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RapidChat: Jason Ley brings the hunt for elusive beer to the big screen

As a modern-day "Ahab," the conquest for "whalez" (translation: brews that are hard to find) is a boundless expedition. Searching high and low for rare beer selections can exhaust much of anyone's time, especially in our great beer state. With the debut of a new reality TV show, titled "Modern Ahabs," which just premiered at the Wealthy Theatre, Jason Ley hopes to turn this beer enthusiast lifestyle into a full-blown career.
Jason Ley

As a modern-day "Ahab," the conquest for "whalez" (translation: brews that are hard to find) is a boundless expedition. Searching high and low for rare beer selections can exhaust much of anyone's time, especially in our great beer state. With the debut of a new reality TV show, titled "Modern Ahabs," Jason Ley hopes to turn this beer enthusiast lifestyle into a full-blown career.
Rapid Growth Media: So what exactly is a “Modern Ahab?"
Jason Ley: A present-day Captain Ahab on the hunt for his own personal white whales (a la Moby Dick) – his bucket list beers.
RG: For those of us who are unfamiliar with the enthusiast lingo, can you familiarize us with a few other key terms?
JL: A ‘whale’ (aka white whale, or whalez) refers to beers that one, are scarce and generally not very easy to acquire – often released only once a year or at surprise intervals; two, are usually of a high quality that validates their demand; and three, have reputations complemented by some degree of mystique – for any number of reasons.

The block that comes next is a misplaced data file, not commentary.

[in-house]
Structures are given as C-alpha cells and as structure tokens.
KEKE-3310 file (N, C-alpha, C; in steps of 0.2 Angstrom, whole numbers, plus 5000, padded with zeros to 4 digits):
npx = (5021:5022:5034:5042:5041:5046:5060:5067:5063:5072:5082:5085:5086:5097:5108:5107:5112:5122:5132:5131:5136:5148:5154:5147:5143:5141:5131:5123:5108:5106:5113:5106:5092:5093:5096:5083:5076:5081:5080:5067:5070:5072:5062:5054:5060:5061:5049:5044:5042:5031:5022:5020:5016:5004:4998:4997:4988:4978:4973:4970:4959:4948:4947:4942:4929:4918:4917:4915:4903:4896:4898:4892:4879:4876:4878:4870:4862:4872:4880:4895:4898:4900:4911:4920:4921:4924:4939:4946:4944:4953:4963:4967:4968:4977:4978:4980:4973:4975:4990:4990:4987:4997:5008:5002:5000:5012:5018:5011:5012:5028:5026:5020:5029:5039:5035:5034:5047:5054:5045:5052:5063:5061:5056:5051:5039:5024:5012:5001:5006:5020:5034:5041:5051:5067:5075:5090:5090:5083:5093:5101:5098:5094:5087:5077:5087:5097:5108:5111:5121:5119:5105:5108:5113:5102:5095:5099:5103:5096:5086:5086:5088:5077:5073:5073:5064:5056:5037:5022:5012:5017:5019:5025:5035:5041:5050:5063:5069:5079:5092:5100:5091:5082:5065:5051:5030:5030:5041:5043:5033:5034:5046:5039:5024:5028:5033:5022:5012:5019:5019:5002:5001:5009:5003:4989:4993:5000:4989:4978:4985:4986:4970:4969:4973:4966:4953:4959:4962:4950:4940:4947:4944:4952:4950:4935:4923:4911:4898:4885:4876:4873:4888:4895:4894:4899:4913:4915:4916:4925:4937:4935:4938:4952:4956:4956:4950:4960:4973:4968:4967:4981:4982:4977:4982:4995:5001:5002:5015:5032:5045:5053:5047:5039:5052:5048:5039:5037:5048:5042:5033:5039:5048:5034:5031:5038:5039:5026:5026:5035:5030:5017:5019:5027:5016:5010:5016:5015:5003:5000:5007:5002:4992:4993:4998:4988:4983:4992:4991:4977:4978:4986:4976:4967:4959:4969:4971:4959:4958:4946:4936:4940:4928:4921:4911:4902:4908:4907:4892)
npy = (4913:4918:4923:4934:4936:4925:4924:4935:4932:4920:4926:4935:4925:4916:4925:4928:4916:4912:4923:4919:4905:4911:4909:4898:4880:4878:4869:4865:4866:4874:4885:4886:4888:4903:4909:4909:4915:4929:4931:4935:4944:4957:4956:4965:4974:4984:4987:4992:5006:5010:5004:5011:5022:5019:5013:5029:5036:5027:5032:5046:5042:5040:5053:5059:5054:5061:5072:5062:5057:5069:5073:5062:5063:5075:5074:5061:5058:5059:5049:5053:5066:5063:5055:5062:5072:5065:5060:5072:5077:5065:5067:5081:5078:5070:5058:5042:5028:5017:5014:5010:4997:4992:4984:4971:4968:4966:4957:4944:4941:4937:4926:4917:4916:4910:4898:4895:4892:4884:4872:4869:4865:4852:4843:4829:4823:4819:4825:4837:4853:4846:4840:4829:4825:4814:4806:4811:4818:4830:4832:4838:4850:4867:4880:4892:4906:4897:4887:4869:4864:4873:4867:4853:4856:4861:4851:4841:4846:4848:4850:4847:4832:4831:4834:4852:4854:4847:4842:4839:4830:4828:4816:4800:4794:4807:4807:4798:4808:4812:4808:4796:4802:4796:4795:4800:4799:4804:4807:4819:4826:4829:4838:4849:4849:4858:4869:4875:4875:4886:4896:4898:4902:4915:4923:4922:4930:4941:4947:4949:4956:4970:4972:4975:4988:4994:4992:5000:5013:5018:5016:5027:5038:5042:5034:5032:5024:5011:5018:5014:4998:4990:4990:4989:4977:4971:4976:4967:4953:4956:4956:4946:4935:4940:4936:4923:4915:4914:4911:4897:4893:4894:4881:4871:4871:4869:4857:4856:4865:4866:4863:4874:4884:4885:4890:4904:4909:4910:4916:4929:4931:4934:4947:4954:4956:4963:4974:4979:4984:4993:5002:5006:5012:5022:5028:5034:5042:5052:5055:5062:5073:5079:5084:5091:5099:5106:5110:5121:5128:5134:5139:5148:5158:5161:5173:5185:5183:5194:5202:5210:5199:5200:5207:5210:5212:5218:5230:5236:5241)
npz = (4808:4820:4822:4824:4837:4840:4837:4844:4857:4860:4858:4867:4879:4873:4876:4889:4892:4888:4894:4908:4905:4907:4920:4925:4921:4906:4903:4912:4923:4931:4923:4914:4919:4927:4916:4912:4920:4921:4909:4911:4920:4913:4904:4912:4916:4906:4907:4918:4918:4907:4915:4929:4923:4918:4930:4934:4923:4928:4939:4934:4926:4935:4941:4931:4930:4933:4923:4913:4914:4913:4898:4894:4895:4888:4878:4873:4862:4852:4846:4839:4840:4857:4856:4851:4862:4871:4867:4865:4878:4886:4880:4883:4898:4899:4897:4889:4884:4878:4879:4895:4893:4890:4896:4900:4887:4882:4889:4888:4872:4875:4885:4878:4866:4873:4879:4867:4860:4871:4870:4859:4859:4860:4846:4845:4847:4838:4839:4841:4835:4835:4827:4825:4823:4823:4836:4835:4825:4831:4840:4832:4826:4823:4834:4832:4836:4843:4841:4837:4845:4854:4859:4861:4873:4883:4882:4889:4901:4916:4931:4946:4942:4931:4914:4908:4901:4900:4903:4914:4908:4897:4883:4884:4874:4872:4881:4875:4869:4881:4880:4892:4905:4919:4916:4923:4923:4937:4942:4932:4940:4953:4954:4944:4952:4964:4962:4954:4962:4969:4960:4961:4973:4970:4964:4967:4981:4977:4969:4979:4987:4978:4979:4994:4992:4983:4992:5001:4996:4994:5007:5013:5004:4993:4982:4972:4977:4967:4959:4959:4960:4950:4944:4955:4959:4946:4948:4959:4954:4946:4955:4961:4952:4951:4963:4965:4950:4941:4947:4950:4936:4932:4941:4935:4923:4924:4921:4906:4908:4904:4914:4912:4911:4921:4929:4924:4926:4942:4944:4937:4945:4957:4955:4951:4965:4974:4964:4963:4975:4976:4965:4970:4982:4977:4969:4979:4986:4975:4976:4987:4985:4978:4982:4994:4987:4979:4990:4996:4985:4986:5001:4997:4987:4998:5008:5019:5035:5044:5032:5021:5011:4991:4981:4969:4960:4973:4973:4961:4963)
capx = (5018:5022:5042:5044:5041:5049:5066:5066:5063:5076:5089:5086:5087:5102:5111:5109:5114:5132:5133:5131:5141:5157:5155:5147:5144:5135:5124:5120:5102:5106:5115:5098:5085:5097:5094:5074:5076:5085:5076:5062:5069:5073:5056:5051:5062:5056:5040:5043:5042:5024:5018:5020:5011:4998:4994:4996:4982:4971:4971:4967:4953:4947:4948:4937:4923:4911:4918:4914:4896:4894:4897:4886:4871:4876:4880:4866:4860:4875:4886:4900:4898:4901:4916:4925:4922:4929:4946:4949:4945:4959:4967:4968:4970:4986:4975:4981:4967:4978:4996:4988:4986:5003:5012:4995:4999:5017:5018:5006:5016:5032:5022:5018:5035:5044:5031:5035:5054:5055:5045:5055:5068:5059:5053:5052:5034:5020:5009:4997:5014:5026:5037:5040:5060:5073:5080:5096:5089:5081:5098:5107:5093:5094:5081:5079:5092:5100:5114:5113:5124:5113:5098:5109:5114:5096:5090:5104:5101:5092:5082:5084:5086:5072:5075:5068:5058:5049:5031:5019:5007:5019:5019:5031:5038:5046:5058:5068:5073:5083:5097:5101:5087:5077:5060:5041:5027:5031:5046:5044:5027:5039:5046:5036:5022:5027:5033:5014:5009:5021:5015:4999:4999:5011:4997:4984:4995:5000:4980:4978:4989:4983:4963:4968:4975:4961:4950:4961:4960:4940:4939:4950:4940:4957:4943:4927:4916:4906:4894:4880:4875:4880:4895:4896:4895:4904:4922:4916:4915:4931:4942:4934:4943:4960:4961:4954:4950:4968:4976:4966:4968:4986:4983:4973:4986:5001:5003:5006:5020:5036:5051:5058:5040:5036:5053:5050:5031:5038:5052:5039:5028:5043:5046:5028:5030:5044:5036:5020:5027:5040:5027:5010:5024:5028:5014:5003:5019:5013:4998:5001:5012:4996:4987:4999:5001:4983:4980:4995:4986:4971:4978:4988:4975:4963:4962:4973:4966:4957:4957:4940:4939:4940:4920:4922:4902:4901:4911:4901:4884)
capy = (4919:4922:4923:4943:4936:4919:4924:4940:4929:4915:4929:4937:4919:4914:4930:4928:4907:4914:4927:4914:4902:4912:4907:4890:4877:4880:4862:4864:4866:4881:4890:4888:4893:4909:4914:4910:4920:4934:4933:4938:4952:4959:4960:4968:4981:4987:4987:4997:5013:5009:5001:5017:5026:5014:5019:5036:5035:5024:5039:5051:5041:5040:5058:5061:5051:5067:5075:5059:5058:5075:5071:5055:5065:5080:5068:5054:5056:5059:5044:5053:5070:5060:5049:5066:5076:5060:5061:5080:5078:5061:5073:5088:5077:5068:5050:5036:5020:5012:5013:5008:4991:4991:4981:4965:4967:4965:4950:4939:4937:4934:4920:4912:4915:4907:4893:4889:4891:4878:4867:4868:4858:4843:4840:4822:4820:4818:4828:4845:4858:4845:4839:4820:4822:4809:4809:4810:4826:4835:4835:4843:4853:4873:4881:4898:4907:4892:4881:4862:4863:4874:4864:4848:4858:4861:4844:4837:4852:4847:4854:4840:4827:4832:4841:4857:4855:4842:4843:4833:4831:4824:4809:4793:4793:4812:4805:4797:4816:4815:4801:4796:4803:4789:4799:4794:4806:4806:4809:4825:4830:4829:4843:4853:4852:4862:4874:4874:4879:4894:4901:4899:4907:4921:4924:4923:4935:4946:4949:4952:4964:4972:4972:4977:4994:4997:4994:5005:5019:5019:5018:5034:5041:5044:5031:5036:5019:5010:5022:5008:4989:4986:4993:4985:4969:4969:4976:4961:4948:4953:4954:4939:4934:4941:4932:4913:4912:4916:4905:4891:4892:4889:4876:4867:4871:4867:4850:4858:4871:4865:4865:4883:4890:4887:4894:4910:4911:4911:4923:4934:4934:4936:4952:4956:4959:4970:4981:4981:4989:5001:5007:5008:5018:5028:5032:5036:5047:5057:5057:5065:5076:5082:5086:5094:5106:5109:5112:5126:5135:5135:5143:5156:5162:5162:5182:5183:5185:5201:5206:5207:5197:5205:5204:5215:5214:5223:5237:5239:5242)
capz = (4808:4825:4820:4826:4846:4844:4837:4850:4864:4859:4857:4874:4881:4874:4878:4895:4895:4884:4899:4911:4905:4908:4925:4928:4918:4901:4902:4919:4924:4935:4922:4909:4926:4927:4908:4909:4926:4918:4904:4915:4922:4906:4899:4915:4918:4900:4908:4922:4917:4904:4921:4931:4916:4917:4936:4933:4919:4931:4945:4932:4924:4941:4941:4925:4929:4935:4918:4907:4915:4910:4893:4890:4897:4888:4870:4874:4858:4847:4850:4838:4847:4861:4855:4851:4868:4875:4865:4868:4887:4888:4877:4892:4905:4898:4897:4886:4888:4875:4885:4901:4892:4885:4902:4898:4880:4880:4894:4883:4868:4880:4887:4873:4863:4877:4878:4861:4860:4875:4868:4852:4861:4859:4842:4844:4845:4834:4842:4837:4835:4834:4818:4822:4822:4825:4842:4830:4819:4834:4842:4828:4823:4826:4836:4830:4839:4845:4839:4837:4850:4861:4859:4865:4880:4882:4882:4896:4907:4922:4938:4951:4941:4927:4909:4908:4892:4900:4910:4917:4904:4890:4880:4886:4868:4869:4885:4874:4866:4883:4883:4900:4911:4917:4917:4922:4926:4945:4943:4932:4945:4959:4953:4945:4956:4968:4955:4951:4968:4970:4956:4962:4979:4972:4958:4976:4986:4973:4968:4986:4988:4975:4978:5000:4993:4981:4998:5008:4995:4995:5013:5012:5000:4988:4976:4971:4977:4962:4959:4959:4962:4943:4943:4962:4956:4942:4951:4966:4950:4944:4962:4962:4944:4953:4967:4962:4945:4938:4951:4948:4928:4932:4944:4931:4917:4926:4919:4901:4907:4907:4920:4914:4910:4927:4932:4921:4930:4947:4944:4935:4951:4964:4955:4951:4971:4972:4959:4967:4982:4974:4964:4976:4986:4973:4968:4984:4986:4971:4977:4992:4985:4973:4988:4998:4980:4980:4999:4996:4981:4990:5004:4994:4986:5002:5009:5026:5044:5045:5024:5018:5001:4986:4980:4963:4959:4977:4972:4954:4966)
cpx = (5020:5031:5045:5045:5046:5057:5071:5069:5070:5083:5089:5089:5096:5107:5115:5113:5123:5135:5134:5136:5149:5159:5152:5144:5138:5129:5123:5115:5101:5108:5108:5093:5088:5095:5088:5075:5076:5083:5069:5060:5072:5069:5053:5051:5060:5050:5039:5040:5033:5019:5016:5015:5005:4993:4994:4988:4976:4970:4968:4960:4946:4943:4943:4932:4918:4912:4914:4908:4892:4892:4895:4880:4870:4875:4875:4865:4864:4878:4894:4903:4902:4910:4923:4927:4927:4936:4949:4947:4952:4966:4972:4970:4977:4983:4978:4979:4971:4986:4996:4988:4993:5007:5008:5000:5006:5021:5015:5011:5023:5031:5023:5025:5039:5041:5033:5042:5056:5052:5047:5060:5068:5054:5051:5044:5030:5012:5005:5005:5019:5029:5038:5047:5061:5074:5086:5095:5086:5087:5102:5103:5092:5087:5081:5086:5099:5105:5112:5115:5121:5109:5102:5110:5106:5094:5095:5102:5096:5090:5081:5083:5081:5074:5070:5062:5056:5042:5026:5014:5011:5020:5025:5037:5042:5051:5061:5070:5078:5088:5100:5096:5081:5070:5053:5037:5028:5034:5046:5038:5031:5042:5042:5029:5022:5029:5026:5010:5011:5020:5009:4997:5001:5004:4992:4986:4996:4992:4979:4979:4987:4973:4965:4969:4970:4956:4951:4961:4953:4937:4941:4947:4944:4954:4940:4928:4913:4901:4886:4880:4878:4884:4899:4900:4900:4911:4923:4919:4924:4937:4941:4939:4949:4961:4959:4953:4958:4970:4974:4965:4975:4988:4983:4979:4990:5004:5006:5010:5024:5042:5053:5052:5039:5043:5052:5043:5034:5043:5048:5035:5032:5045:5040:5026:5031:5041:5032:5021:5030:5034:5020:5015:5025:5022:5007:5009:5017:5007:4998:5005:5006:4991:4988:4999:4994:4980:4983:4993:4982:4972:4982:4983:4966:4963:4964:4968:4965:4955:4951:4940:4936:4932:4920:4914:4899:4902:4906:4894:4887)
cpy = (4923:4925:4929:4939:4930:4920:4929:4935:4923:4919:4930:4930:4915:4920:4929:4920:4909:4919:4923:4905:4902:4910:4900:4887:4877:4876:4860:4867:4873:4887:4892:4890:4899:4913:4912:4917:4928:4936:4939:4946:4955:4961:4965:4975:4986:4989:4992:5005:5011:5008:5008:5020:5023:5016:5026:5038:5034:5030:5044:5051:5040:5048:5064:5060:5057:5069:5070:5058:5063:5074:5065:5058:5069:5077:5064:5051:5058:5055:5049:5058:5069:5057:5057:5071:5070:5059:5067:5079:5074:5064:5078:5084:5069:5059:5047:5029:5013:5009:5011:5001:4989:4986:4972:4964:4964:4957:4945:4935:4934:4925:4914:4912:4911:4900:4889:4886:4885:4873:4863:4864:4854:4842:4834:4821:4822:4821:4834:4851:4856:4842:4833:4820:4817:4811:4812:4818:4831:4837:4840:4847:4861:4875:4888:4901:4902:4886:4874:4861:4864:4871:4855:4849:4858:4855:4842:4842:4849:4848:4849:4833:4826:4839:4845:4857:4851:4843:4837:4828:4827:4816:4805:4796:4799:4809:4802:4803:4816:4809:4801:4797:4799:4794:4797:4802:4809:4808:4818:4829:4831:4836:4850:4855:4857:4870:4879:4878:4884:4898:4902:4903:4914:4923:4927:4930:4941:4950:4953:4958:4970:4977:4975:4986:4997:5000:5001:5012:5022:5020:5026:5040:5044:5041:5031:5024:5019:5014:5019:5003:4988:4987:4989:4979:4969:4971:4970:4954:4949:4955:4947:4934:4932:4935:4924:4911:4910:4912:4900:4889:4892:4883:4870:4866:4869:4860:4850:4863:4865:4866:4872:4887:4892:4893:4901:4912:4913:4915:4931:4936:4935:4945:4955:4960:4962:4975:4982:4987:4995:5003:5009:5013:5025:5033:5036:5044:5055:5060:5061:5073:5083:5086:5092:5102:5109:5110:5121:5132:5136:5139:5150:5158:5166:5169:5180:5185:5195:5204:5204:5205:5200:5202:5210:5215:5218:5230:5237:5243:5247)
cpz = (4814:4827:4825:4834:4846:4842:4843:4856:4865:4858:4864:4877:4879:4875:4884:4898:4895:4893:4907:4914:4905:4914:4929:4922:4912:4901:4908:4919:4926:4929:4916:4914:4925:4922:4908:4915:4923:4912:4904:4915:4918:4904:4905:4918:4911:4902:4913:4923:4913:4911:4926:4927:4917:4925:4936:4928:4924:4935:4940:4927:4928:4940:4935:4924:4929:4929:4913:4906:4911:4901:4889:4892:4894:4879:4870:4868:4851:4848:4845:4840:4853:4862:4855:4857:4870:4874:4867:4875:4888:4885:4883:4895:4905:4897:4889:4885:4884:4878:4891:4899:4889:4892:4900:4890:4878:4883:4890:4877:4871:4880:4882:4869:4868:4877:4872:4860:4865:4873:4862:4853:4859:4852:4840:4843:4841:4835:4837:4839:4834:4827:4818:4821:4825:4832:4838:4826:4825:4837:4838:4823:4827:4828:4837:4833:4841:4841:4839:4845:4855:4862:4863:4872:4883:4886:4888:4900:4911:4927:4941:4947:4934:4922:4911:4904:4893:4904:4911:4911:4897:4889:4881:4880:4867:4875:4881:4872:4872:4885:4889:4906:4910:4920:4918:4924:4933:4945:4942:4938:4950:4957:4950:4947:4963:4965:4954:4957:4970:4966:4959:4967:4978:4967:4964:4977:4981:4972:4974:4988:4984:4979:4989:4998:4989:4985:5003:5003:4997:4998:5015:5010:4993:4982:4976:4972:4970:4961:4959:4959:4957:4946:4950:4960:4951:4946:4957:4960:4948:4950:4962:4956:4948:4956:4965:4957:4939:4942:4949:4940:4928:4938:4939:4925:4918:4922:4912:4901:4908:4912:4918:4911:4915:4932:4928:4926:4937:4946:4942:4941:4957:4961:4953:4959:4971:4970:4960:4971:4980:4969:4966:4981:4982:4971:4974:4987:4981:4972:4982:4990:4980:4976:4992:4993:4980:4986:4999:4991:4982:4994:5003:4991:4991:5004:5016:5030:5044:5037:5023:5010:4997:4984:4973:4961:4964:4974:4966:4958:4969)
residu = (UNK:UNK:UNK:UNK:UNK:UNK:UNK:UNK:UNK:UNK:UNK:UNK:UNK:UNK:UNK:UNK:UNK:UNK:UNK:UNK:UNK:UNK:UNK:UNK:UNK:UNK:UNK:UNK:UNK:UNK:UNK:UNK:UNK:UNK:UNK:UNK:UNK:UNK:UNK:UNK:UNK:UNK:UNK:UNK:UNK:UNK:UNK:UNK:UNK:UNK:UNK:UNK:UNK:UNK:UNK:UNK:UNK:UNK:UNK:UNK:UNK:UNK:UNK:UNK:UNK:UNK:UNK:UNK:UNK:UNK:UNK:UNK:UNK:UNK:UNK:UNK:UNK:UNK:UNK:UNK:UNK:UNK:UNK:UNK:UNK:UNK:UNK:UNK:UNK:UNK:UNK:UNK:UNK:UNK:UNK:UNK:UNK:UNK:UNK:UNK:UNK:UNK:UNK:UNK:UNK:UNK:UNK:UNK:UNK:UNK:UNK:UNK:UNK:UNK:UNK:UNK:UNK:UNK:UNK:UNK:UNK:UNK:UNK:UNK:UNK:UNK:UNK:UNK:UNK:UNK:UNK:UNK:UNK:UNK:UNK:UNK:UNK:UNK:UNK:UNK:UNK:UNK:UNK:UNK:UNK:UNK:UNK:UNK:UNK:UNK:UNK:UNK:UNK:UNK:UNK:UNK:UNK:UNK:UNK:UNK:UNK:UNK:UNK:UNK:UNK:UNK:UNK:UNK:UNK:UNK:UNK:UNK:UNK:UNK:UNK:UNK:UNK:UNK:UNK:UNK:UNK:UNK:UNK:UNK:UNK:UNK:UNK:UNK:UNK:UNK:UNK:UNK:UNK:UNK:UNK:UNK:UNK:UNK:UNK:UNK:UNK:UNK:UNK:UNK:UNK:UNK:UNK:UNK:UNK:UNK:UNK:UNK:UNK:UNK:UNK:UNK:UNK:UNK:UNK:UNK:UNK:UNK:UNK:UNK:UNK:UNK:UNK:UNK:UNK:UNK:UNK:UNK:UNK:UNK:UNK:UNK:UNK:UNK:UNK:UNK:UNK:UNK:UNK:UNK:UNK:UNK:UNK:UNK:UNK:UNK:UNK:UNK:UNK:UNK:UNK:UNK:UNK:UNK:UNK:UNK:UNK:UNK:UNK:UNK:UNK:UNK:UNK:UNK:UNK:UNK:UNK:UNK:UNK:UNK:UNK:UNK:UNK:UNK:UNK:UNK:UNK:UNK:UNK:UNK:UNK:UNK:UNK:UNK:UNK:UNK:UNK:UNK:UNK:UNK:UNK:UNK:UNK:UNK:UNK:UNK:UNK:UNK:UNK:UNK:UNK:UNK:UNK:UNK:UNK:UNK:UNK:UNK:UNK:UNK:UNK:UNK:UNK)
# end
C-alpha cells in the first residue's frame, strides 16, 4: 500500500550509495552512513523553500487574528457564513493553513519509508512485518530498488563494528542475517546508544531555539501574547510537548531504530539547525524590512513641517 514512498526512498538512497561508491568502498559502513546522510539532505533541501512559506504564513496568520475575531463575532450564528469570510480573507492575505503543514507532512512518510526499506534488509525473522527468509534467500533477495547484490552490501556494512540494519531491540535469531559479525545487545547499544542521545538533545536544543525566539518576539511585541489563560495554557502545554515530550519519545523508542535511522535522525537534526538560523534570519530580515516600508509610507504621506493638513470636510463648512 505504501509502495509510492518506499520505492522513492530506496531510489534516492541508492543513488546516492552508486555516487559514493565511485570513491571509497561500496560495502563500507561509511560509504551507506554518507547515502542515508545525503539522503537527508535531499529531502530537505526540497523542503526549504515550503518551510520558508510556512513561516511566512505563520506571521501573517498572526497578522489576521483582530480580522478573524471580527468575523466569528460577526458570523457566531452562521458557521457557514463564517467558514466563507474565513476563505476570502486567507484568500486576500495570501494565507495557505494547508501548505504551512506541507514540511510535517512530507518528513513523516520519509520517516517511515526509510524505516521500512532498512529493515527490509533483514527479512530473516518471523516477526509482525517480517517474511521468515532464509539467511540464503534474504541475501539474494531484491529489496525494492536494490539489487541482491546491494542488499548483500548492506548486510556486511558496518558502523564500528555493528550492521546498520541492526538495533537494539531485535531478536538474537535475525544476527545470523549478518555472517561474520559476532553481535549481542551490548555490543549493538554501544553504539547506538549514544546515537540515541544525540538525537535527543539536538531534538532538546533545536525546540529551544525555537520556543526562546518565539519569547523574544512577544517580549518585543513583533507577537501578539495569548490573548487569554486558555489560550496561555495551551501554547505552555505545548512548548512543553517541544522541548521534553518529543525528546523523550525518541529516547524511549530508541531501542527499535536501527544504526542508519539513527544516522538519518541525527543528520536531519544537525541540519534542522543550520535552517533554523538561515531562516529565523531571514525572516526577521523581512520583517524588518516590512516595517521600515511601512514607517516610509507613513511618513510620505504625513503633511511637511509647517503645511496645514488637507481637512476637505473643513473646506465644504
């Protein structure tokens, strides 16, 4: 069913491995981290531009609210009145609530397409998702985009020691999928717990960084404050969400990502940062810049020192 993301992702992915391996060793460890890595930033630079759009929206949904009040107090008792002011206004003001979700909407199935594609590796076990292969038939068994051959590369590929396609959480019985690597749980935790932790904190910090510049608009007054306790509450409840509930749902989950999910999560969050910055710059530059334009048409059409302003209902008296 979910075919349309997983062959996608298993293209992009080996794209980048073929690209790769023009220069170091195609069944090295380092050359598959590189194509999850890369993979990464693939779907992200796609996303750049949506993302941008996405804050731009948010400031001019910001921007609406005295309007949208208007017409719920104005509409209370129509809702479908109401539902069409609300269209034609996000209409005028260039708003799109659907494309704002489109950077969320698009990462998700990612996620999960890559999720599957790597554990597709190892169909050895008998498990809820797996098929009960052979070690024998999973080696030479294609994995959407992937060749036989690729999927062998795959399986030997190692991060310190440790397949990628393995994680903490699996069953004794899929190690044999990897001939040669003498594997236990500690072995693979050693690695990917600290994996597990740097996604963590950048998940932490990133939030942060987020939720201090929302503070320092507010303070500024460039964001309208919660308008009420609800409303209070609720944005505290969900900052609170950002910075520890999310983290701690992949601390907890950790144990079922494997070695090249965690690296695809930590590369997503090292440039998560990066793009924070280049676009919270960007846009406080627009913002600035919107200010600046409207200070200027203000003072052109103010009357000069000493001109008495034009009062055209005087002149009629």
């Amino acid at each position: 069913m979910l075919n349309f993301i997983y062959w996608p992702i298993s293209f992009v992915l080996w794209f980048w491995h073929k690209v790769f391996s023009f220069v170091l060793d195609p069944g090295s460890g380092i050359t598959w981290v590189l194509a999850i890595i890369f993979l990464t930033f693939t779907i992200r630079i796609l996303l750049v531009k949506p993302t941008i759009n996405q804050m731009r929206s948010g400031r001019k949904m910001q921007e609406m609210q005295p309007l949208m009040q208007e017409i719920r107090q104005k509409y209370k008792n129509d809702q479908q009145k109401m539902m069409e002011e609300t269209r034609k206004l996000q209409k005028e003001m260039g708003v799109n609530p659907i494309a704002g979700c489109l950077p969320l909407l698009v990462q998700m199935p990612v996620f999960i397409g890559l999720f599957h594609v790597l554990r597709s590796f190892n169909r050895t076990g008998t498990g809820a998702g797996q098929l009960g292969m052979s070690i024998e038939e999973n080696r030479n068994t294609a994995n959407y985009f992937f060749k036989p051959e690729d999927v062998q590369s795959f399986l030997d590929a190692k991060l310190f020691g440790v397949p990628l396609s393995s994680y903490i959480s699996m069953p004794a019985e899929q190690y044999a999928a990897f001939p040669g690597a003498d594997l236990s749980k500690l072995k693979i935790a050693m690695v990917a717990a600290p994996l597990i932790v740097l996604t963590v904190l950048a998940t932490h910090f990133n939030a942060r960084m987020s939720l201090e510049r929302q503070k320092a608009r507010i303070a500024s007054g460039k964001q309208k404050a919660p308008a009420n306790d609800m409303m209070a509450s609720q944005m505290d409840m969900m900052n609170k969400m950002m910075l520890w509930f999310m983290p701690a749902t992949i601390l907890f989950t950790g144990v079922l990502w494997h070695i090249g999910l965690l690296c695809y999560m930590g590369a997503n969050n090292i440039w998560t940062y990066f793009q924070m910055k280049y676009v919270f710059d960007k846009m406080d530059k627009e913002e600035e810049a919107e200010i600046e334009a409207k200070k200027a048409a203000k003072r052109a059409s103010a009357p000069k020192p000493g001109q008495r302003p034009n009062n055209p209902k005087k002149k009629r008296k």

Beer it forward: A random act of kindness in which someone gifts a beer to another person.
Drain pour: Either simply a bad beer or one you dislike so much that you just can’t stomach finishing, the ultimate insult to a beer.
Graveyard: The empty bottles (a la tombstones) as trophies after a bottle share, often photographed and shared across social media.
Infected: When a beer is “ruined” by being infected by the unintentional introduction of wild yeast, in which the contamination happens in the brewery as the wild yeast naturally occurs in the air, or from previously used barrels that have been infected. In rare instances, an infection can be a happy accident, and result in a beer that is salvageable and actually enjoyable.
Mule or Proxy: A person who hauls beer for the benefit of others, often having to stand in line or attend beer release events on the behalf of someone else who’s name is associated with receiving that particular controlled allotment of bottles.
Shelf turd: The commonly accessibly beers you can find almost anytime on the shelf at your local bottle shop. They usually have little to no trade value, but if they’re not nationally distributed, enthusiasts might still like to try them in exchange for equivalent shelf turds from their area.
Tick: The act of checking off beers you consume, most commonly done now via the app, Untappd.
RG: Was there a specific incident that inspired you to create a show showcasing rare beer releases?
JL:  It was a culmination of what I was witnessing extreme fanatics do, and the realization that I found myself starting to get carried away seeking out beers simply based on the buzz of their reputation.
RG: What great lengths have you gone to, personally, to get your hands on a coveted beer?
JL: Dark Lord is a Russian Imperial Stout by 3 Floyds, of Munster, Indiana, released once a year on Dark Lord Day in April. In order to compete with everyone online vying for a pair of the estimated 10,000 tickets sold, which sold out in less than five minutes, I think, I hit refresh simultaneously on two laptops and two iPhones. When the festival was all said and done, I was out-of-pocket close to $500 – for tickets, transportation, hotel accommodations, food, and, of course, the beer. The weather was absolutely terrible that day. I wore a full-body rain suit and still got soaked through. And, I did all of it for a beer I had never had before. That experience solidified that enthusiasts hunting their bucket list beers might just be a story worth telling.